ANAHEIM, Calif. (AP) — It's fair to say there would be no Final Four for Texas Tech if there weren't plenty of places like Fort Scott.
Fort Scott Community College in Kansas is one of the 11 stops Red Raiders coach Chris Beard made before he landed the top job in Lubbock, Texas, where he's built the Red Raiders into a title contender in a mere three years.
"I always say, 'There are junior colleges, and there's Fort Scott,'" the program's current coach, Michael Cook, told The Associated Press. "We share our arena with the rodeo team."
Arnold Arena is more like a big metal barn with a huge wall in the middle that separates the rodeo arena from the basketball court. Later this year, Beard is expected back at the barn; Fort Scott is inducting him into its sports Hall of Fame.
Next week, Cook is hoping to be in Minneapolis to watch Texas Tech play for the championship. It will be a world away from the life he lives — a life where the coaches drive the vans and tape the ankles and make the motel reservations themselves.
"There are no airplanes, or charters or shuttle buses," Cook said. "You get your meals going to the game, and it's Burger King on the way there and Whataburger on the way back. You cram four or five people into a room because the budget's low. But you do whatever you can to make sure you instill fundamentals of team, and to make sure you're building a program to be successful."
Beard did it at Fort Scott. And while the perks and lifestyle have changed — these days, it's eggs and bacon instead of Lucky Charms out of the motel's complimentary breakfast bar — very little about his coaching philosophy is different at Texas Tech.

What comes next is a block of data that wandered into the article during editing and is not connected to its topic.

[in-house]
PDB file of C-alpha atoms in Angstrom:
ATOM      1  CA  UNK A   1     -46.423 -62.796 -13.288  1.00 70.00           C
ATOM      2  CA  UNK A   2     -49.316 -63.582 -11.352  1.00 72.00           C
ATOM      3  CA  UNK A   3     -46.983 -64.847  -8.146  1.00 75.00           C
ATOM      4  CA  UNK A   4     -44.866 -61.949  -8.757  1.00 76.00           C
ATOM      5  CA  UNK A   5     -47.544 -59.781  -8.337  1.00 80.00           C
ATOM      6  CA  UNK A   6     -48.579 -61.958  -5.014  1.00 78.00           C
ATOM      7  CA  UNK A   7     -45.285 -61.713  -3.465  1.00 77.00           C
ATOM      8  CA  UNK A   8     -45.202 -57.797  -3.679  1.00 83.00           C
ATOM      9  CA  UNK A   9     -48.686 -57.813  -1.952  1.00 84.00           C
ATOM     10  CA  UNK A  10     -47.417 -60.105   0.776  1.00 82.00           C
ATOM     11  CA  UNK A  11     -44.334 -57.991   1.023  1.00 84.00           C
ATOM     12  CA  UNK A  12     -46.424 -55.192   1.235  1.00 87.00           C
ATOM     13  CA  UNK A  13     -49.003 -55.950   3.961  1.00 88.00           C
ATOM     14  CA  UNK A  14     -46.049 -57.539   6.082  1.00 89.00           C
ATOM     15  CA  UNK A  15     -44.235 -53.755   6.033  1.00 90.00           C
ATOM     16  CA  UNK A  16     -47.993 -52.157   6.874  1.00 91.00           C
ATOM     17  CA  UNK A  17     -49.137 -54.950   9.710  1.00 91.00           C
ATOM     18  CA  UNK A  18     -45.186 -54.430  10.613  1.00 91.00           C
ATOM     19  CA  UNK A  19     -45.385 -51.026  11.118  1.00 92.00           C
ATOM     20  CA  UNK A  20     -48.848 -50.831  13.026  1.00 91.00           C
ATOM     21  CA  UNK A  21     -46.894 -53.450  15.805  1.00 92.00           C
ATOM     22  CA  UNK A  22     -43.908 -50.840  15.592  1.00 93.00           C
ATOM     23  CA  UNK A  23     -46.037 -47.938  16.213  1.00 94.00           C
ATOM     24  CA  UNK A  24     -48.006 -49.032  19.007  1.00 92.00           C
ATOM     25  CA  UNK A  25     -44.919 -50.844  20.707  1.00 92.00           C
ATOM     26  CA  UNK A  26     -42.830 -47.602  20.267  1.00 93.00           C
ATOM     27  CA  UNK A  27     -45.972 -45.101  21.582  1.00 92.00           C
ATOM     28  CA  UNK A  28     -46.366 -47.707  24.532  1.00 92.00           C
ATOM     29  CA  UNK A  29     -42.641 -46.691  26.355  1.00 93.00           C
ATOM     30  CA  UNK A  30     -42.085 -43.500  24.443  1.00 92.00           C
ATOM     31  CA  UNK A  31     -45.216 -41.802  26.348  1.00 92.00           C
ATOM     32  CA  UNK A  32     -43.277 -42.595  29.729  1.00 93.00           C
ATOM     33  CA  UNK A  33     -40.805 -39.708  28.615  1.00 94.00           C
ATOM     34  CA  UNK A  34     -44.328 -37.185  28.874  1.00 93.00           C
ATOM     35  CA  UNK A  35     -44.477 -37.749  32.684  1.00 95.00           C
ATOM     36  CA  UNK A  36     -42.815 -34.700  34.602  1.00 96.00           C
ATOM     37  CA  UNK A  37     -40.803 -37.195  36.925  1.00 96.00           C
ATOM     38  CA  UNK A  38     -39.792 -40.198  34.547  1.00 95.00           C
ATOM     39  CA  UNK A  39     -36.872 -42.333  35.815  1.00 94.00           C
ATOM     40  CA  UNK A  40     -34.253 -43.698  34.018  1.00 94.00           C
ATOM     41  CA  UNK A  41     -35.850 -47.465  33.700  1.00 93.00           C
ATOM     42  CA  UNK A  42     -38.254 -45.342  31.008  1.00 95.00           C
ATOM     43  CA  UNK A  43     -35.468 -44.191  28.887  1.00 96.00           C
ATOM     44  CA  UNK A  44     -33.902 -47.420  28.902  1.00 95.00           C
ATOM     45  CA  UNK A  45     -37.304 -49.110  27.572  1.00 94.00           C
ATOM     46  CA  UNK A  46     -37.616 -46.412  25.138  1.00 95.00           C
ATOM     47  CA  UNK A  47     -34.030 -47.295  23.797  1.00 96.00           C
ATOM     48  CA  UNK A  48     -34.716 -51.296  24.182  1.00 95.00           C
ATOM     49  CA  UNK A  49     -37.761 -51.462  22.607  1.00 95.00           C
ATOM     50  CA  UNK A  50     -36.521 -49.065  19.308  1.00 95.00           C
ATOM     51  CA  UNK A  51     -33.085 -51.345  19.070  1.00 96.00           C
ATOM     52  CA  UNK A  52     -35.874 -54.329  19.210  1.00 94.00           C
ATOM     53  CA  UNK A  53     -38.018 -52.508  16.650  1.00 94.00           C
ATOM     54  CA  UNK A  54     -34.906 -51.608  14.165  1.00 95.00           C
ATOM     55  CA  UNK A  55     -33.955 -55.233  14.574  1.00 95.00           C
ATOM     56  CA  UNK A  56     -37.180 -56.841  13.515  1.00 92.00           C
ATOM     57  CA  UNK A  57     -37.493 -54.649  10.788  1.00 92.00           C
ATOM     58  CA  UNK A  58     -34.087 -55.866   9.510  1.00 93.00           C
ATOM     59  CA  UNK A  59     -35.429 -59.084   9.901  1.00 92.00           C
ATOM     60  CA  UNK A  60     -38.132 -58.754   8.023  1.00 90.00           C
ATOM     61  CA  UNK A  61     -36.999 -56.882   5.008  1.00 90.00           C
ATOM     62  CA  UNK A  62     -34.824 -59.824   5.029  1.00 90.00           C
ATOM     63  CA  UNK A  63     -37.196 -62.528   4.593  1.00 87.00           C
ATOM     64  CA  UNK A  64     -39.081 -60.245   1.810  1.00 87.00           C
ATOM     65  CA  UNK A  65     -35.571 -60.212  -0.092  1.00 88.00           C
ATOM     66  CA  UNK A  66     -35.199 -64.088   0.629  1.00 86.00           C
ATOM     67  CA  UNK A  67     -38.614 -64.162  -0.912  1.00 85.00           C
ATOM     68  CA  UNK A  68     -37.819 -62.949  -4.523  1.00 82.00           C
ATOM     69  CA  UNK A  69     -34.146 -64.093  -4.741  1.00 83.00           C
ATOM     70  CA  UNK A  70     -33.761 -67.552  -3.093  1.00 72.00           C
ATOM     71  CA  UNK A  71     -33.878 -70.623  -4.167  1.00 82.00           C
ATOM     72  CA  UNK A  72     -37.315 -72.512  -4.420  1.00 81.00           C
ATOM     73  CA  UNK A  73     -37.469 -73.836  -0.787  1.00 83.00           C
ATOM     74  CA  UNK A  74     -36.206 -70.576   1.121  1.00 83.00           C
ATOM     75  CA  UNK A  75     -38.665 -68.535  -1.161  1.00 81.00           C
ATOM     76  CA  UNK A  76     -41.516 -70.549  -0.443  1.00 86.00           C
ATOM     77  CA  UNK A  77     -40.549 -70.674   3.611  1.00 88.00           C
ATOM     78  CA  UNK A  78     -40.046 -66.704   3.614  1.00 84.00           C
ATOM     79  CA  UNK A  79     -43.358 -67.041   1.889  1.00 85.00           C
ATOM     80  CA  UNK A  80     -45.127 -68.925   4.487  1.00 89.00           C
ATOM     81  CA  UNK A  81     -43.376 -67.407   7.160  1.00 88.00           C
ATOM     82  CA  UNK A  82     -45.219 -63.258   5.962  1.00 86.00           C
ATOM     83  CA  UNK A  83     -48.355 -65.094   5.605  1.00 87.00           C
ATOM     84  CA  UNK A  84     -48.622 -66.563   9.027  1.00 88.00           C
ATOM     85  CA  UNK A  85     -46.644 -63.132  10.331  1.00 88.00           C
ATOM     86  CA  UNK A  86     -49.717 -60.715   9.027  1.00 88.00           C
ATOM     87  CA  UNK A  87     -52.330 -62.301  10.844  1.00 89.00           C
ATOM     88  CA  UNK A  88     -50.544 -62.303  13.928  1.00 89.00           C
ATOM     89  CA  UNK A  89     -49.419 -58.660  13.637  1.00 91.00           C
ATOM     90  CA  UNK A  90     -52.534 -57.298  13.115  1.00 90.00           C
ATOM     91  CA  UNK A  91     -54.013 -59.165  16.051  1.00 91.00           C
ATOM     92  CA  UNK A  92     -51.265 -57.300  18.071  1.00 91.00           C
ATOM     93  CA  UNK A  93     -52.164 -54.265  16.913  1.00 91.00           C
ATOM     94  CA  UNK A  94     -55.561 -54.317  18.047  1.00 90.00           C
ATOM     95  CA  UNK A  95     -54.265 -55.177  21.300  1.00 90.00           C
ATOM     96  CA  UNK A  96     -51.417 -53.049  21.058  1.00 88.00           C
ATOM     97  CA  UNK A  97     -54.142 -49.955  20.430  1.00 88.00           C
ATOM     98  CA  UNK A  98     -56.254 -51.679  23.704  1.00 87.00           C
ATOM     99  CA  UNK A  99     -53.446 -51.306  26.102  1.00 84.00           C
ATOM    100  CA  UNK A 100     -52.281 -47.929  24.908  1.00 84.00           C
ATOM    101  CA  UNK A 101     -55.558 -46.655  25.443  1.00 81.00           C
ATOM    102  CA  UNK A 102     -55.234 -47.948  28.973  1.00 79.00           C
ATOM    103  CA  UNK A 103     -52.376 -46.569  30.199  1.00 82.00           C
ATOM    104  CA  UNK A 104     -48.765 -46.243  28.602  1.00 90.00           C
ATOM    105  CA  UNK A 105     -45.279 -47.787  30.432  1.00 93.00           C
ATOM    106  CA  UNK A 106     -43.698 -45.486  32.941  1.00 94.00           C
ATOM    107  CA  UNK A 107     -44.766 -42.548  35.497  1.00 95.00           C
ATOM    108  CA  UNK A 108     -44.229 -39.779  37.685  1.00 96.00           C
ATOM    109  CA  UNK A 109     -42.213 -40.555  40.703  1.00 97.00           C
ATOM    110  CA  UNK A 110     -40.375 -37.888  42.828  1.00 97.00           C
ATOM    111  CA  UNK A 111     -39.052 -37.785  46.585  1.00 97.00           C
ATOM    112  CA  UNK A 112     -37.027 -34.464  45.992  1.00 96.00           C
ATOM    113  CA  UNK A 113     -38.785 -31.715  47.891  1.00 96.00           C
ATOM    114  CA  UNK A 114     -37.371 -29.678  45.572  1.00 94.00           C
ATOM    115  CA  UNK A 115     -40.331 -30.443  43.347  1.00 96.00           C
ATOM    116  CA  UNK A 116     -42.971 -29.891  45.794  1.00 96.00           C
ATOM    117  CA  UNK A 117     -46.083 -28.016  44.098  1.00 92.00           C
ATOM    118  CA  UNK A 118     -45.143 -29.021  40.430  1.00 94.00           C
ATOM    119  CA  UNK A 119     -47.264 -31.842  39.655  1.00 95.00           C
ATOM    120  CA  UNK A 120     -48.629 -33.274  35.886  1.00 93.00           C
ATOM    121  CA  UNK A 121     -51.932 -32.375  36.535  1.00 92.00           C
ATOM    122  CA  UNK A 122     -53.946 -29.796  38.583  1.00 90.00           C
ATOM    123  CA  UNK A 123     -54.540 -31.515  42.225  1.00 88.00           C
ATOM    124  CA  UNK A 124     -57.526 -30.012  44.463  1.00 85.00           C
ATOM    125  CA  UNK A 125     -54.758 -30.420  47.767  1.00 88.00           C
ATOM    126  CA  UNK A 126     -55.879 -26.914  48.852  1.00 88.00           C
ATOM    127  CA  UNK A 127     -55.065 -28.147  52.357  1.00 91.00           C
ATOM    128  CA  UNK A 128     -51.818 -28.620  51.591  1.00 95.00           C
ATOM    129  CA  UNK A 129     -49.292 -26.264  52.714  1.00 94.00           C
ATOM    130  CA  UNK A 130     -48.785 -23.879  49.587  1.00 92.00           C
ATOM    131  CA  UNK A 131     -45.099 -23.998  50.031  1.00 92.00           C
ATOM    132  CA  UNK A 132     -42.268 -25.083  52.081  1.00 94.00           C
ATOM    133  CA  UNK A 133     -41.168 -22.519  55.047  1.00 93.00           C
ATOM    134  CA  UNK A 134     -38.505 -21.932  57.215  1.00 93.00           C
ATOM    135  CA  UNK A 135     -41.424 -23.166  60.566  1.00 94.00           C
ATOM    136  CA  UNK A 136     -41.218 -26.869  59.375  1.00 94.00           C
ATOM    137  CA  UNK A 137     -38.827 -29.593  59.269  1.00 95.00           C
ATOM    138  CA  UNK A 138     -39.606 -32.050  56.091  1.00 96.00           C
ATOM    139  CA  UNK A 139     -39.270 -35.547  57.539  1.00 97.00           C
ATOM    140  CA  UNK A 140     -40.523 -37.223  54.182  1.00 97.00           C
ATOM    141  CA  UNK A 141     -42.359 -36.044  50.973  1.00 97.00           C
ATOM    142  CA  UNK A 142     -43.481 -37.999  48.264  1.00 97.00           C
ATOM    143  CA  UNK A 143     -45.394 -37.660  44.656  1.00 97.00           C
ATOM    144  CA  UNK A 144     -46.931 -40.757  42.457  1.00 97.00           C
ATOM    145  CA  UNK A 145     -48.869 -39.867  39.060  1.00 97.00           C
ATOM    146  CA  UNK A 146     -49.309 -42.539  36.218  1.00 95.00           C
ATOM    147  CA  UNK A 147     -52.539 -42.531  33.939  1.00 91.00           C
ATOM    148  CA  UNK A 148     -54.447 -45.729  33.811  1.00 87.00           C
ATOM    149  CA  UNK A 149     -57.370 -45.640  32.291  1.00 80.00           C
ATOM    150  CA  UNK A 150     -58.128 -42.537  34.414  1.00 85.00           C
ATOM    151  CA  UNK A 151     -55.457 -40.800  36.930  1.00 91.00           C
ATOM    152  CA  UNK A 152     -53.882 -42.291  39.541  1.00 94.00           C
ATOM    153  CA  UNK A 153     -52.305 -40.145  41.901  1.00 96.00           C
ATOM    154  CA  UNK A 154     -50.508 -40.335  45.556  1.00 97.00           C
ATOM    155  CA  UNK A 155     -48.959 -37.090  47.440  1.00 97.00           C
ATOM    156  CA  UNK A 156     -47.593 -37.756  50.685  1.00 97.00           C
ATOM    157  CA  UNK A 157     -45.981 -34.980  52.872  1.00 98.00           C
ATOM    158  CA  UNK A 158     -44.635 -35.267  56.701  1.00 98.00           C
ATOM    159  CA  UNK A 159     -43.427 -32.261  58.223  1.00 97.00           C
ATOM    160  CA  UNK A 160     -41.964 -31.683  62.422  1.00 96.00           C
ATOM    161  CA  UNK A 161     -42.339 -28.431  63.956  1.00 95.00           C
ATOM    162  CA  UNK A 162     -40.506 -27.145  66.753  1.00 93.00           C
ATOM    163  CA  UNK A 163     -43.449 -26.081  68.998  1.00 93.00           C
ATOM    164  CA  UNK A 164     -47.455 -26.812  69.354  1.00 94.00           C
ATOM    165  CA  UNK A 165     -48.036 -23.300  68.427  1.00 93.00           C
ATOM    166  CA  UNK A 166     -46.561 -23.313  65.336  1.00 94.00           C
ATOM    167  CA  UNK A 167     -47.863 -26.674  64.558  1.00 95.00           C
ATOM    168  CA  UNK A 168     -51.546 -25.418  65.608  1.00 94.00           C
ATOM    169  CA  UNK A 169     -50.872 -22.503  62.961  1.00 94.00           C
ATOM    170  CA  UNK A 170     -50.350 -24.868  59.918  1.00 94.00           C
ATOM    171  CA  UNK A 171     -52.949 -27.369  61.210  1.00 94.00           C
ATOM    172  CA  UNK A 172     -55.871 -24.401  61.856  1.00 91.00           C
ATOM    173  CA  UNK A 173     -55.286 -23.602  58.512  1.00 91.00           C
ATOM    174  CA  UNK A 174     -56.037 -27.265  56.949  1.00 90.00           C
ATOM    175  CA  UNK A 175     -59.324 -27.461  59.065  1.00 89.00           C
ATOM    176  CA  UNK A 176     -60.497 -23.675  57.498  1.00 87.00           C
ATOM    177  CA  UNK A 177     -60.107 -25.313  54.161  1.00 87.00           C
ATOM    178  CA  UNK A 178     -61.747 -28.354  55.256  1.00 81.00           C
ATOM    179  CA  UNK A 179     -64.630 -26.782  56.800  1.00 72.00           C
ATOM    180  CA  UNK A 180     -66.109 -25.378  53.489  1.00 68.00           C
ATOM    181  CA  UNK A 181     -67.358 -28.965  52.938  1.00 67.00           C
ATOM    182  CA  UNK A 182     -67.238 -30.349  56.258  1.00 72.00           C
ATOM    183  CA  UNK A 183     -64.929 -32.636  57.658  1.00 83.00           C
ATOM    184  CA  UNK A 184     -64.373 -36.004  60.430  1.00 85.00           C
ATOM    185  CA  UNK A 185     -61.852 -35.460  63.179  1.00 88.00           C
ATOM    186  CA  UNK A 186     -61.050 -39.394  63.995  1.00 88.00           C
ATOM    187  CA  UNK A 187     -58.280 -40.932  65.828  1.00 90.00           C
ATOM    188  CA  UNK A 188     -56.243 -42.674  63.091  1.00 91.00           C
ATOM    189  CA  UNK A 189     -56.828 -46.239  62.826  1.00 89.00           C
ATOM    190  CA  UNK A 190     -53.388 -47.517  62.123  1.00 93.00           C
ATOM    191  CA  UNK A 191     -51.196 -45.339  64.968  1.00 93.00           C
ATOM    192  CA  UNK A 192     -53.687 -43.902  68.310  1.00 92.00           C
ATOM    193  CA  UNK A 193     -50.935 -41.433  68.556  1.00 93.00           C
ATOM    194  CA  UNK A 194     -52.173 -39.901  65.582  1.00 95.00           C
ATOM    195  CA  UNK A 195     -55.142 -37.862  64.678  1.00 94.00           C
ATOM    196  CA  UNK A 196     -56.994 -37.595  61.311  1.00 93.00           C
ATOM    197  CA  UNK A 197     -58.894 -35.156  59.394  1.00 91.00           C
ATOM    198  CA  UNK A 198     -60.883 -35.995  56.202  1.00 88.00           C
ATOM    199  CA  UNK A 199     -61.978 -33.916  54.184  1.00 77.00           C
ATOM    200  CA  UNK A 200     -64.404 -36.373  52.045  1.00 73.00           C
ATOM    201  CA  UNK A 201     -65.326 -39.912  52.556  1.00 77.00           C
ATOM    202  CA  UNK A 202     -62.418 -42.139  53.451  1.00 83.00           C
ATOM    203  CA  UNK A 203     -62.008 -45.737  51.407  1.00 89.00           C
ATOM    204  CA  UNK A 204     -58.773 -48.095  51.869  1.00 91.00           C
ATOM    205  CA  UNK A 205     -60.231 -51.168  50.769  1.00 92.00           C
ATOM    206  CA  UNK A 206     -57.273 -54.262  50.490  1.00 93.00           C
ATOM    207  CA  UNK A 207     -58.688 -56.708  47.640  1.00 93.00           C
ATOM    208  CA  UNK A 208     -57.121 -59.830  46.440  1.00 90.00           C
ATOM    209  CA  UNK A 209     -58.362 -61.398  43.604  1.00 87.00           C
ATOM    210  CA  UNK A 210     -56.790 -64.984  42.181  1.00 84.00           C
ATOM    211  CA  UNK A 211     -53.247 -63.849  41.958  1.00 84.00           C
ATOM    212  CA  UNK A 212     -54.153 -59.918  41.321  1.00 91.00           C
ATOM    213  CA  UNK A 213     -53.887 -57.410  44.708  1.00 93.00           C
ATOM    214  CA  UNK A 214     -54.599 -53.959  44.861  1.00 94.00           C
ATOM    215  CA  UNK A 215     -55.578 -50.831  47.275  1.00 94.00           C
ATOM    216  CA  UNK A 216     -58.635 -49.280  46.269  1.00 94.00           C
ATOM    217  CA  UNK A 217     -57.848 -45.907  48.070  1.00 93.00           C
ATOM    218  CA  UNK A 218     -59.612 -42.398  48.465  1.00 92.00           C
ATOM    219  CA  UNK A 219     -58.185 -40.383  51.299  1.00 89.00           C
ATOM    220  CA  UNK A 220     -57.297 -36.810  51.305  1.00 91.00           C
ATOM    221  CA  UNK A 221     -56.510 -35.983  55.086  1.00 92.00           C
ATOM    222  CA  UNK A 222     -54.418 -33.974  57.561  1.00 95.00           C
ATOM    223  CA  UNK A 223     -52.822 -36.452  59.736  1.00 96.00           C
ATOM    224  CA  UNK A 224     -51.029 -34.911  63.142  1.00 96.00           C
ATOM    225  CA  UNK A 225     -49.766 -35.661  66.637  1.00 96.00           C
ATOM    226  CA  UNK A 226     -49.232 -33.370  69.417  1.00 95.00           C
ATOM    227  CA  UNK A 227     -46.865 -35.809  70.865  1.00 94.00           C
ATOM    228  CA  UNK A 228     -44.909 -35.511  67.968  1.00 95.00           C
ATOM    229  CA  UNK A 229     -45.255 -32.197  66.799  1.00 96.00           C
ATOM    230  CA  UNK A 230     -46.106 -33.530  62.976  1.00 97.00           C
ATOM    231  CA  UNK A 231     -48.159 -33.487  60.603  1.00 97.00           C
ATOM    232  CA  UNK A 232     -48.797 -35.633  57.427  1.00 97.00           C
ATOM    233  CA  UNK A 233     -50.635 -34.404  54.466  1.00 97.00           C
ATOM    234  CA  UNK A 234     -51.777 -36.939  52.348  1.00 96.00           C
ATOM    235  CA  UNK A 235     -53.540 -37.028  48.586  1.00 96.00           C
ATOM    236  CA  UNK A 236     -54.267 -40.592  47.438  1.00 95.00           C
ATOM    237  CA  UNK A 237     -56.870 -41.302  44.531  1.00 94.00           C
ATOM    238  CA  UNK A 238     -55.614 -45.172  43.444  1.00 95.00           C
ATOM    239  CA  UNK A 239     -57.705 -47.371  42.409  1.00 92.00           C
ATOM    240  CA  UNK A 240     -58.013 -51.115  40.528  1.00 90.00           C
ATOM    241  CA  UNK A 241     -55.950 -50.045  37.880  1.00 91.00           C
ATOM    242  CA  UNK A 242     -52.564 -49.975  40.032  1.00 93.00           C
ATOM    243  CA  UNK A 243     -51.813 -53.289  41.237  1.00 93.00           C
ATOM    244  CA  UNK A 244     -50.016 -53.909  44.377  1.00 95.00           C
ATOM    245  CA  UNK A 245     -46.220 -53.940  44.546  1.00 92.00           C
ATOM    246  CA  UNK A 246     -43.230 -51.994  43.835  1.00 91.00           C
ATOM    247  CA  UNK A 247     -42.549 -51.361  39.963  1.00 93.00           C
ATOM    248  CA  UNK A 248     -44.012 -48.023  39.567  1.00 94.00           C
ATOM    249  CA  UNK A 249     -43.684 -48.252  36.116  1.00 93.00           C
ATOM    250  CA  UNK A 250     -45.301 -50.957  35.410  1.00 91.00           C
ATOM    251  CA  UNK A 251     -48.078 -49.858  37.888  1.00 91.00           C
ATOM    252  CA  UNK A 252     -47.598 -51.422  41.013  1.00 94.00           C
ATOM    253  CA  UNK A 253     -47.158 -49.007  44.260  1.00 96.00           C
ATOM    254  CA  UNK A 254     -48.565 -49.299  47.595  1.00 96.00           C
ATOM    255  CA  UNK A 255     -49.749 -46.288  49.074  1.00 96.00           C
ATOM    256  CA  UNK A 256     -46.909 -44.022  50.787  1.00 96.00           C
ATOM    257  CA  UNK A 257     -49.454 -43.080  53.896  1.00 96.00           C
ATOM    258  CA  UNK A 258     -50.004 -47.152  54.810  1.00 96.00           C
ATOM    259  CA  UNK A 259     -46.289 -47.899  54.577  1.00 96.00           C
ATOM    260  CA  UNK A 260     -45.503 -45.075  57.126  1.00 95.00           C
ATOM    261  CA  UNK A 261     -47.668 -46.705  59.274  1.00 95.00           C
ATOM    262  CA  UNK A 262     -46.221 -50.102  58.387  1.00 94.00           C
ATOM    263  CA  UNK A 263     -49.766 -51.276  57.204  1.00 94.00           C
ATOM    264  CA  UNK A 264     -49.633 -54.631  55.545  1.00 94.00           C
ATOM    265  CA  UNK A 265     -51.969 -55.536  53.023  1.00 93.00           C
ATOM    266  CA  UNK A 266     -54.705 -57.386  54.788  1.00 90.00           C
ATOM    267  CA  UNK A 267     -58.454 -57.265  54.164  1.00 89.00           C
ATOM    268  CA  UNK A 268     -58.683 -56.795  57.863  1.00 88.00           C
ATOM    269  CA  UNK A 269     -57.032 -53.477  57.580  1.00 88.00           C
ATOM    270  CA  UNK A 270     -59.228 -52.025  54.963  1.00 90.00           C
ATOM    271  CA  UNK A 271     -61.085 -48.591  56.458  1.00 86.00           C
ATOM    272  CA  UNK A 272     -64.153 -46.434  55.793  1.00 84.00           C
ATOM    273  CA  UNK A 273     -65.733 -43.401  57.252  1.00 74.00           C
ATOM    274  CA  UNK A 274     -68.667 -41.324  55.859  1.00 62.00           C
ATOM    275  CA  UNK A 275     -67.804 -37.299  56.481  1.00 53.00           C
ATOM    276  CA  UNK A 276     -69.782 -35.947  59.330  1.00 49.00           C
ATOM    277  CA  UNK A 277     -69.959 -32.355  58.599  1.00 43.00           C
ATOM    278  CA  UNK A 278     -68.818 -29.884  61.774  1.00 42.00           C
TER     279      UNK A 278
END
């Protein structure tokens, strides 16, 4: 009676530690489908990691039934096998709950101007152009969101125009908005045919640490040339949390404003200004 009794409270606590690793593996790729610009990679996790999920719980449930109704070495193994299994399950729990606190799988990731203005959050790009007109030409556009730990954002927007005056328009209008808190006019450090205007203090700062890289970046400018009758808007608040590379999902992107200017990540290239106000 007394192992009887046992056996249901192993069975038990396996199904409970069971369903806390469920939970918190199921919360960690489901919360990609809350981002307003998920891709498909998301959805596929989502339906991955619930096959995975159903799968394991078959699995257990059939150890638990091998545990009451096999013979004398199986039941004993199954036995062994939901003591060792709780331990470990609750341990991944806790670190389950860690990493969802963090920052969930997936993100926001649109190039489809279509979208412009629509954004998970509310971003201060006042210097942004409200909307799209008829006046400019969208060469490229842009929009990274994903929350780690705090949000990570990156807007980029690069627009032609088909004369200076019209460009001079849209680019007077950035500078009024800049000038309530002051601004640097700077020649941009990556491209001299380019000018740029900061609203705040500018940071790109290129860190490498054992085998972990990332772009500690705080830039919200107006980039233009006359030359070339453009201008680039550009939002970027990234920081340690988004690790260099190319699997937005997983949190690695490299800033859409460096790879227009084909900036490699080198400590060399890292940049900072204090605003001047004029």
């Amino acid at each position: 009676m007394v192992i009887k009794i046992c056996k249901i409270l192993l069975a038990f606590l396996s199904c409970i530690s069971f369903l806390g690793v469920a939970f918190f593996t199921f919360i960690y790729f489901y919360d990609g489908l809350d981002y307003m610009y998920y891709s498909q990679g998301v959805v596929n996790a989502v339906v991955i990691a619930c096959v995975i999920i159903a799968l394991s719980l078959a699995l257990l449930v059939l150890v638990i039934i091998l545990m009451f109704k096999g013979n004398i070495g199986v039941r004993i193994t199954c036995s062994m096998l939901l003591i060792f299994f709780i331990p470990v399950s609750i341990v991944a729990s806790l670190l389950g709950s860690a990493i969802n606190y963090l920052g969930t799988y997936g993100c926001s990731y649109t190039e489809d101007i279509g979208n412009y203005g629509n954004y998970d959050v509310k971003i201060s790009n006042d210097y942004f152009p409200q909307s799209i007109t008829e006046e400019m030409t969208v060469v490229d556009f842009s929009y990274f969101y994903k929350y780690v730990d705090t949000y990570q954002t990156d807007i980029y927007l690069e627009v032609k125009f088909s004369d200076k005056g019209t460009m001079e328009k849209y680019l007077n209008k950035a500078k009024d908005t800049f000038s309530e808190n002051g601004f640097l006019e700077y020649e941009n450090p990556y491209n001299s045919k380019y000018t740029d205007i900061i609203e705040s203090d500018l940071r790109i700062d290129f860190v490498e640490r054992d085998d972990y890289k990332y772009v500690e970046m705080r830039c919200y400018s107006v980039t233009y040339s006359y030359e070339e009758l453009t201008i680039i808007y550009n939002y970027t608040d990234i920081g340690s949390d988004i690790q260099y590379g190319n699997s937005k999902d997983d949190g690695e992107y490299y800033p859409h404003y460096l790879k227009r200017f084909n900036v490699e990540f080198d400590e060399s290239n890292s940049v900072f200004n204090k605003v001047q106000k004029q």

"I think all great players want to be coached," Beard said Friday, the day before the Red Raiders topped Gonzaga 75-69 to punch their ticket to the Final Four. "I've never coached any player that didn't want to be disciplined, didn't want to be told the truth."
Cook still hears from Beard, and a number of Division I coaches, for that matter. Community colleges are the proving ground for players with potential big-time talent, but who need time to acclimate, either to a new country or to the rigors of college schooling. Or, sometimes the coaches at the next level simply need a place for the player to play while they find room for him on their roster.
They are the overlooked and underappreciated.
"Coaching at places like this is probably what helped instill that grind mentality," Cook said. "That's how he coaches. It's why his teams play great defense. He looks for street dogs on his team, not store-bought dogs."
Cook said he's had his share of success stories in 11 years at the school — a lot of players move on from Fort Scott to NAIA or Division II programs; some have gone to Division I; a few have graduated and played pro ball overseas.
"Every level needs its players," he said.
Asked if Fort Scott has ever produced any household names, he mentioned one shot-blocking small forward, Ramell Taylor, who got sniffs from some bigger programs and ended up at Southern Utah.
Now, Fort Scott has its household name: Chris Beard, a coaching lifer who never forgot where he came from.
"I talk about it a lot with our guys, and I mention Coach Beard," Cook said. "I tell them to look at him. He was here once. And sometimes where you start is not where you're going to end."